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The Big Strike
By Dick Meister
Special To The Examiner

IT'S the 67th anniversary of what's known in labor lore as "The Big Strike" -- a remarkable event that brought open warfare to San Francisco's waterfront, led to one of the very few general strikes in U.S. history and played a key role in spreading unionization nationwide.

It began in May of the dark Depression year of 1934 when longshoremen finally rebelled against their wretched working conditions in San Francisco, then one of the world's busiest ports, and in the West Coast's other port cities. 

Longshoremen were not even guaranteed jobs, no matter how experienced or skilled they might be. They had to report to the docks every morning and hope a hiring boss would pick them from among the thousands of desperate job-seekers who jammed the waterfront for the daily "shapeup."

Bosses rarely chose those who raised serious complaints about pay and working conditions or otherwise challenged them, but were quite partial to those who slipped them bribes or bought them drinks at nearby bars. 

Even those who were hired often weren't sure how long they'd work. They might be needed for only a few hours or for as many as 18, sometimes even more, usually worked at top speed and without breaks. Serious injuries were common.

For all that, they were paid a mere 85 cents an hour. That brought the average longshoreman about $10 a week, low pay even by Depression standards. What the longshoremen wanted above all was to end the indignity and insecurity of the "shapeup." 

They wanted to decide for themselves how the dock work should be allocated, with pay and working conditions determined in negotiations between their union and employers.

The 32,000 dock workers and their leaders -- Harry Bridges, a young Australian sailor-turned-longshoreman the most prominent among them -- were denounced by conservative union leaders, employers, politicians and the press as Communists bent on violent revolution. But despite the heavy opposition, the striking longshoremen managed to shut down every port along the 1,900 miles of coastline between San Diego and Seattle.

After 57 days, employers, backed by state and local government officials, issued an ultimatum: Call off the strike or they would bring in strikebreakers under police escort, in trucks and by rail, to forcibly open the ports. Which is what employers tried to do on July 5, 1934 -- a day known in West Coast ports since then as "Bloody Thursday."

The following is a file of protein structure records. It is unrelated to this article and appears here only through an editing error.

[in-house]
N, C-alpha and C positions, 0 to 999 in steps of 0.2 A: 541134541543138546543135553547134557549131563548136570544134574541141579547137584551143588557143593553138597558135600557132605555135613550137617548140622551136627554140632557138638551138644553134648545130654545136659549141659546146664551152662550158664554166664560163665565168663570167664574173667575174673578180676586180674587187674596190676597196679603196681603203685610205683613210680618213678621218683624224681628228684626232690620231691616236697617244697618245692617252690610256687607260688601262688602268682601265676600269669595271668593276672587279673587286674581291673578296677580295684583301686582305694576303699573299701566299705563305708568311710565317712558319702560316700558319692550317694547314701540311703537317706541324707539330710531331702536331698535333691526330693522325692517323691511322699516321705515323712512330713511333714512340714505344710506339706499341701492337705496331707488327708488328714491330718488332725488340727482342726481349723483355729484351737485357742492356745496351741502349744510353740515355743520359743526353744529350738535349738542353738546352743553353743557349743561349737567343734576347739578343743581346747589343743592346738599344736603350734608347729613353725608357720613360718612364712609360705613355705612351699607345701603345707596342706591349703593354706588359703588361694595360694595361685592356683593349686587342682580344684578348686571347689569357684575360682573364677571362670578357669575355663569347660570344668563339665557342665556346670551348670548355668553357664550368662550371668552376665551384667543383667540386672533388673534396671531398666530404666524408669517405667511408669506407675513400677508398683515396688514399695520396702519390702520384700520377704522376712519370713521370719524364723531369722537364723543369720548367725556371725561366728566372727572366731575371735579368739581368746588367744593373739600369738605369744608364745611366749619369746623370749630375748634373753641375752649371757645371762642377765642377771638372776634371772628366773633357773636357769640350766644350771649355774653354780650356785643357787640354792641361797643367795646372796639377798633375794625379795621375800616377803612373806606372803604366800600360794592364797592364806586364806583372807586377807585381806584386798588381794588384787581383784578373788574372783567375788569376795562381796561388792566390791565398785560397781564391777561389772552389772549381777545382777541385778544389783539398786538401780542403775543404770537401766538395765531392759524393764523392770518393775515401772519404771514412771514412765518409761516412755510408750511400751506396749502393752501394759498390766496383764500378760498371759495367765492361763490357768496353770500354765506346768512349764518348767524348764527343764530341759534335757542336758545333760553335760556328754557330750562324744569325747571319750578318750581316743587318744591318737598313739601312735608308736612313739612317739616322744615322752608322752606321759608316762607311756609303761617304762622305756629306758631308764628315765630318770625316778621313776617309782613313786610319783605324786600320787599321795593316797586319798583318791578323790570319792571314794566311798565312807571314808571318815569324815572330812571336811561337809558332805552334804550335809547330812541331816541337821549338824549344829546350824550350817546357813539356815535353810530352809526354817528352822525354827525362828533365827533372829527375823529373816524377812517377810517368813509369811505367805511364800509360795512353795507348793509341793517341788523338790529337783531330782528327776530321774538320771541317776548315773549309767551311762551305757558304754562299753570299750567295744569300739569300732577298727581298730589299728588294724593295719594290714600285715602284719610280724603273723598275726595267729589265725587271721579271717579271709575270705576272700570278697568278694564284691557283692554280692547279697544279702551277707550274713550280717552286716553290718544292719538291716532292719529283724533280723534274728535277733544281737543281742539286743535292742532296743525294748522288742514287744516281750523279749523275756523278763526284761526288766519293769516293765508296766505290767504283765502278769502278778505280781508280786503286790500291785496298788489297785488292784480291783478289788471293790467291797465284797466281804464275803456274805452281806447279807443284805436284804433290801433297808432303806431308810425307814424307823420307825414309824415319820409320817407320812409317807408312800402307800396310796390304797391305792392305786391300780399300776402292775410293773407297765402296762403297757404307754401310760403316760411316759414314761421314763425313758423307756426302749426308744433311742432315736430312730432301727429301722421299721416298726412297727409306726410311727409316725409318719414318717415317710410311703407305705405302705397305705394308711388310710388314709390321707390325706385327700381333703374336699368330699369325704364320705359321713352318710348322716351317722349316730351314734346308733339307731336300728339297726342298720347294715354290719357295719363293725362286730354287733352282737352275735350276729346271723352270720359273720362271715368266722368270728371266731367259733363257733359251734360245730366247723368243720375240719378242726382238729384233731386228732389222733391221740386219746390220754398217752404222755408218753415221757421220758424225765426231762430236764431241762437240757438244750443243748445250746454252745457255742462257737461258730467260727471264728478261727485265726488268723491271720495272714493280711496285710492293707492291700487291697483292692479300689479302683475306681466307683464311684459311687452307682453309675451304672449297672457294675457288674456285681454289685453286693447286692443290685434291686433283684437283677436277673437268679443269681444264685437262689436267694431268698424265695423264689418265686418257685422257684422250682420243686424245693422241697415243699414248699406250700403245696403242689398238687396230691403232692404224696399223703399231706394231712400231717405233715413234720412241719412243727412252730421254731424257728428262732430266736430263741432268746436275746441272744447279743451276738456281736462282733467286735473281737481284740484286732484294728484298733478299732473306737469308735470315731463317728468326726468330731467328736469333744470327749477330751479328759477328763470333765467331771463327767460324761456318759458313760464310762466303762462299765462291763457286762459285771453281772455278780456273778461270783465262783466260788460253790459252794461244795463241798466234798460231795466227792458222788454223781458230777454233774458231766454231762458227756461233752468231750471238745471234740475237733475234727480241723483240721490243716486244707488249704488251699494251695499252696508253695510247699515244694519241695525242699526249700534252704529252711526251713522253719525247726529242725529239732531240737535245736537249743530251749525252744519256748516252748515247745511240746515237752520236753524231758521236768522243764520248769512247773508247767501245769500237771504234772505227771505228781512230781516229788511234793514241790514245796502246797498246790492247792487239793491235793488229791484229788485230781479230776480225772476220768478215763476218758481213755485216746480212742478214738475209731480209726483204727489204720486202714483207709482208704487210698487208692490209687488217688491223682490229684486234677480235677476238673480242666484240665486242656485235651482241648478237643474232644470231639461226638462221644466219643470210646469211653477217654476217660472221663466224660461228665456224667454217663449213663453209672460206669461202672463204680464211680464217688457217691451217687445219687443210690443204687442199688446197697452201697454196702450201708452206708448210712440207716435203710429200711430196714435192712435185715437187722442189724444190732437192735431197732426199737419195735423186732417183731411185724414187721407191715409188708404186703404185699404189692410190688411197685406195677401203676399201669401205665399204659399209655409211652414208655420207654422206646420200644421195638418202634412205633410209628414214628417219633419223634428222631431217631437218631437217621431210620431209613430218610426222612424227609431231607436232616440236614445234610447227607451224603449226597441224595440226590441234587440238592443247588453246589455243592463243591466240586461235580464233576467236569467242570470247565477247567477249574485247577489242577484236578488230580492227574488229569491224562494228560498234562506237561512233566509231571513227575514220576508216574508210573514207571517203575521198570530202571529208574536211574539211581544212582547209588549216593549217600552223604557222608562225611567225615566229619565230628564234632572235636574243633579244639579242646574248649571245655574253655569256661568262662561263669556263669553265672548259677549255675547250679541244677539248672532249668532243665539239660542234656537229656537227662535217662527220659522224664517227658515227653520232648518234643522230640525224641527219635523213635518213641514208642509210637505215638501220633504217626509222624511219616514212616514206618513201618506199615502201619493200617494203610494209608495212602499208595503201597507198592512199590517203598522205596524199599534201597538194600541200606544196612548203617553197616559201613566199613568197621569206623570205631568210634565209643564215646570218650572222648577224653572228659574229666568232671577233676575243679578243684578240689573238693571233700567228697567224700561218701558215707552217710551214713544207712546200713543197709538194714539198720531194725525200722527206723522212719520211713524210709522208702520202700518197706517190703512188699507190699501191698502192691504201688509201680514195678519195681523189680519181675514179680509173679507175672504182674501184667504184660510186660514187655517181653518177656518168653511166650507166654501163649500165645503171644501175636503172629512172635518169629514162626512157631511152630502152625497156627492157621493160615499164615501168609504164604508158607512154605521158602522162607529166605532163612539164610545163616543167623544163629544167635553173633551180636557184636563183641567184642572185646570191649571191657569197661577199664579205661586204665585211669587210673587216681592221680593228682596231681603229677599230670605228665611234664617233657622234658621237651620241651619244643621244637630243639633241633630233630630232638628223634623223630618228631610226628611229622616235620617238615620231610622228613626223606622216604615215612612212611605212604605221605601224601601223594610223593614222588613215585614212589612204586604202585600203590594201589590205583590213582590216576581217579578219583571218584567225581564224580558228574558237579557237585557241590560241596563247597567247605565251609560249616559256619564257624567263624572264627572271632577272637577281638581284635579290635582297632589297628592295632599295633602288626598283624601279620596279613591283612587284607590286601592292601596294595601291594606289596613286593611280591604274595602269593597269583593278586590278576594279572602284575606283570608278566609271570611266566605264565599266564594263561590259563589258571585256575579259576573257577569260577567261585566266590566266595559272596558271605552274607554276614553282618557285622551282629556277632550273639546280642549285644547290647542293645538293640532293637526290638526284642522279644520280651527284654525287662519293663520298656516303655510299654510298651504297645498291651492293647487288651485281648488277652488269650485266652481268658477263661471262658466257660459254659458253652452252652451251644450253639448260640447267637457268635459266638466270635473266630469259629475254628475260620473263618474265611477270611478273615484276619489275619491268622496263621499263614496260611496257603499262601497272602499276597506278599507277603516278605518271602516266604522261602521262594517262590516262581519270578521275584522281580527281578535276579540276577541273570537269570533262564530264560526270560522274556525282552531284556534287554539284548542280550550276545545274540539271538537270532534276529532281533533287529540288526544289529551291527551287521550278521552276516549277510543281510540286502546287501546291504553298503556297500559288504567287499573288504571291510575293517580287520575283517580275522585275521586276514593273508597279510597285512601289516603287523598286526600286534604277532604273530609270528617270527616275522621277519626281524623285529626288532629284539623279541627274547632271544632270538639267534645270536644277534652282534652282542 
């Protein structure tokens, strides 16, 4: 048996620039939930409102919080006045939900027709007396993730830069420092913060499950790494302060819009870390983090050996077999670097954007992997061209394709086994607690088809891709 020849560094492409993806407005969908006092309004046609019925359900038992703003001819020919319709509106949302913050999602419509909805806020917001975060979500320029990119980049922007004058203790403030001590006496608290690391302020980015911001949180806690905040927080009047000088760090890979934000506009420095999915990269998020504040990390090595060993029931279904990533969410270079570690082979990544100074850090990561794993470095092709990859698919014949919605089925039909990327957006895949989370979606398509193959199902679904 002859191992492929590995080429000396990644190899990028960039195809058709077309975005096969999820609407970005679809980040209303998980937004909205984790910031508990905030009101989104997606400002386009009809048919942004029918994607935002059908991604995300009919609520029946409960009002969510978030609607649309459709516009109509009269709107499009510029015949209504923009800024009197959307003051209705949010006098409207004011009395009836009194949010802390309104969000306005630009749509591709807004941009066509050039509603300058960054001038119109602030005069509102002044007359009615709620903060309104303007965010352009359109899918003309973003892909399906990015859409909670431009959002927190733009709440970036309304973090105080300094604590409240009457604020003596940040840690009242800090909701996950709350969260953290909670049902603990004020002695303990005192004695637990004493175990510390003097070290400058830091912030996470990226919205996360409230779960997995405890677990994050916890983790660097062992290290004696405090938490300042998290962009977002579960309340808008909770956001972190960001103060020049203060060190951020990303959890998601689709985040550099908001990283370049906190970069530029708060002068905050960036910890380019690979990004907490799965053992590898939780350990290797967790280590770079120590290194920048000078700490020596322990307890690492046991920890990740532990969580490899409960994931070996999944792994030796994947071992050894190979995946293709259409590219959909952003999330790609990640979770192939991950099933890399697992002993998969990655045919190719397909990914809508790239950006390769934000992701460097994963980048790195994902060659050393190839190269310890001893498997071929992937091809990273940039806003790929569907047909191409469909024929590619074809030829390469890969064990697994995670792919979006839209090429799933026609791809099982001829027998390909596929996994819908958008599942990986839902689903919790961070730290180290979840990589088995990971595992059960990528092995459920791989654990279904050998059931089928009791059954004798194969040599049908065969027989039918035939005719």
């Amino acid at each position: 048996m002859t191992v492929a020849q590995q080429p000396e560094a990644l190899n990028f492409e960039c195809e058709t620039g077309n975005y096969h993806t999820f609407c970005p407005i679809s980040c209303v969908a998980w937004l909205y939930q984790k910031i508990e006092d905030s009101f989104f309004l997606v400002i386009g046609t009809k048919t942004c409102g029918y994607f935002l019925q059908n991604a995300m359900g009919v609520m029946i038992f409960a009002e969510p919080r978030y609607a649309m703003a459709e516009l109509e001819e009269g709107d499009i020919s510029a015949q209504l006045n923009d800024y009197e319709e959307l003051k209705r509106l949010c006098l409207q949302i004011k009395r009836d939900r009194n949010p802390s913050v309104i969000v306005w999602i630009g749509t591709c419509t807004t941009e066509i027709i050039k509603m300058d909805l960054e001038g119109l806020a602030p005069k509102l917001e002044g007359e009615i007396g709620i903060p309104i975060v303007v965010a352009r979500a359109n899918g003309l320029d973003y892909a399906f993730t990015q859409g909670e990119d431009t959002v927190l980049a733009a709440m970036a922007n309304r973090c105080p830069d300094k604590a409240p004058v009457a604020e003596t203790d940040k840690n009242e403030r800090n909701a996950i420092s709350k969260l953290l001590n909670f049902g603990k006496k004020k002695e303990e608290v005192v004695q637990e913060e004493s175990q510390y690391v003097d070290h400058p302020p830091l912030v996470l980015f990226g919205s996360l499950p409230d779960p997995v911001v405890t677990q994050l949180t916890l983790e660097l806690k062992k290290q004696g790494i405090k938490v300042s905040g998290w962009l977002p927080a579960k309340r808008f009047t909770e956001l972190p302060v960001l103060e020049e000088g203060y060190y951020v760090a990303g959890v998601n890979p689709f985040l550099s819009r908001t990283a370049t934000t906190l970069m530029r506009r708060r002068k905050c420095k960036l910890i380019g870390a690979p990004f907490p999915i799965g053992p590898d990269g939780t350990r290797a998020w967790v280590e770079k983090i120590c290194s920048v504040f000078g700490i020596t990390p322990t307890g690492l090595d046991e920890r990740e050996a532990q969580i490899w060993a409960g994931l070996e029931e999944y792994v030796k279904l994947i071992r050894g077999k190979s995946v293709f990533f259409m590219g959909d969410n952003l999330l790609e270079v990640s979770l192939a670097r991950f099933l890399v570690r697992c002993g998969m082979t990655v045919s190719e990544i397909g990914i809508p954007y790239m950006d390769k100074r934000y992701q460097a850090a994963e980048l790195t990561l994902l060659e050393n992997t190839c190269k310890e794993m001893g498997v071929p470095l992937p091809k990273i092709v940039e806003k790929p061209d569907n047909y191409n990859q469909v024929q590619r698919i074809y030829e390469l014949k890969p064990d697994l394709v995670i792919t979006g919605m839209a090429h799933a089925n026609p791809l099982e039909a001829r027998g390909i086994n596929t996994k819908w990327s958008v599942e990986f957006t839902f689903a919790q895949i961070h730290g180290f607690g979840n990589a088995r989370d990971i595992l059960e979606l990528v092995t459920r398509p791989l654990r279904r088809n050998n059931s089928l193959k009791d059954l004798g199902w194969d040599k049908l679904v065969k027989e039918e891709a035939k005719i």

The major attempt was launched in San Francisco, where nearly 1,000 heavily armed policemen battled several thousand longshoremen and supporters.

Acrid clouds of tear gas enveloped the combatants. Gunfire crackled. Trucks were overturned and burned, boxcars set on fire. Shouting, screaming men grappled, swung clubs, bats and sticks, tossed bricks and stones. Dozens fell bleeding on the docks and nearby streets. 

At day's end, 2,000 National Guardsmen in full battle-dress, armed with bayoneted rifles and machine guns, marched in at the governor's order to occupy the battle zone. The fighting had ceased, but by then two men were dead, killed by police bullets, and more than 100 were wounded or seriously injured. Some 800 people were under arrest.

Three days later, more than 40,000 San Franciscans joined in a two-mile-long funeral cortege for the men who had been killed on their city's docks. They marched slowly up Market Street, eight to 10 abreast behind the coffins laid on crepe-draped, flower-strewn flatbed trucks. Nothing was heard save the scrape and shuffle of feet and a union band playing Beethoven's funeral march. 

Public support continued to mount, until a week later it erupted into a citywide general strike. Emergency services continued, but otherwise San Francisco came to a virtual standstill.

The state was about to declare martial law, but after four days, government officials and the conservative leaders of the American Federation of Labor who controlled the city's union hierarchy prevailed. San Francisco's Labor Council voted to call off the general strike even though longshoremen remained on strike. The strikers nevertheless scored one of the most important victories in U.S. labor history.

Victory came through President Franklin Roosevelt, who had ignored the entreaties of employers and state officeholders to halt the supposed insurrection. Certain it was waged in support of a legitimate demand for union rights that employers had unfairly rejected, Roosevelt allowed the general strike to run its course and then appointed an arbitration panel to settle the dispute. 

The panel granted longshoremen almost all they sought. Employers were required to formally recognize and bargain with the dock workers' union, raise pay, establish a standard workweek and abolish the "shapeup." All hiring was to be done through union-operated hiring halls, with jobs handed out in rotation so work could be shared equally.

Soon after that, the longshoremen merged with the warehousemen who worked closely with them. Their International Longshoremen's and Warehousemen's Union became one of the most powerful, democratic, progressive and influential of all unions. The longshoremen's victorious struggle to create the union -- their Big Strike -- was an extremely important signal to the nation. 

It showed what could be done by workers united in a common cause, however powerful and violent the opposition. It showed that they could bring a major city to a halt. And it showed that they could win the crucial rights so long denied them.

Dick Meister, a San Francisco freelance columnist, has covered labor issues for four decades as a reporter, editor and commentator

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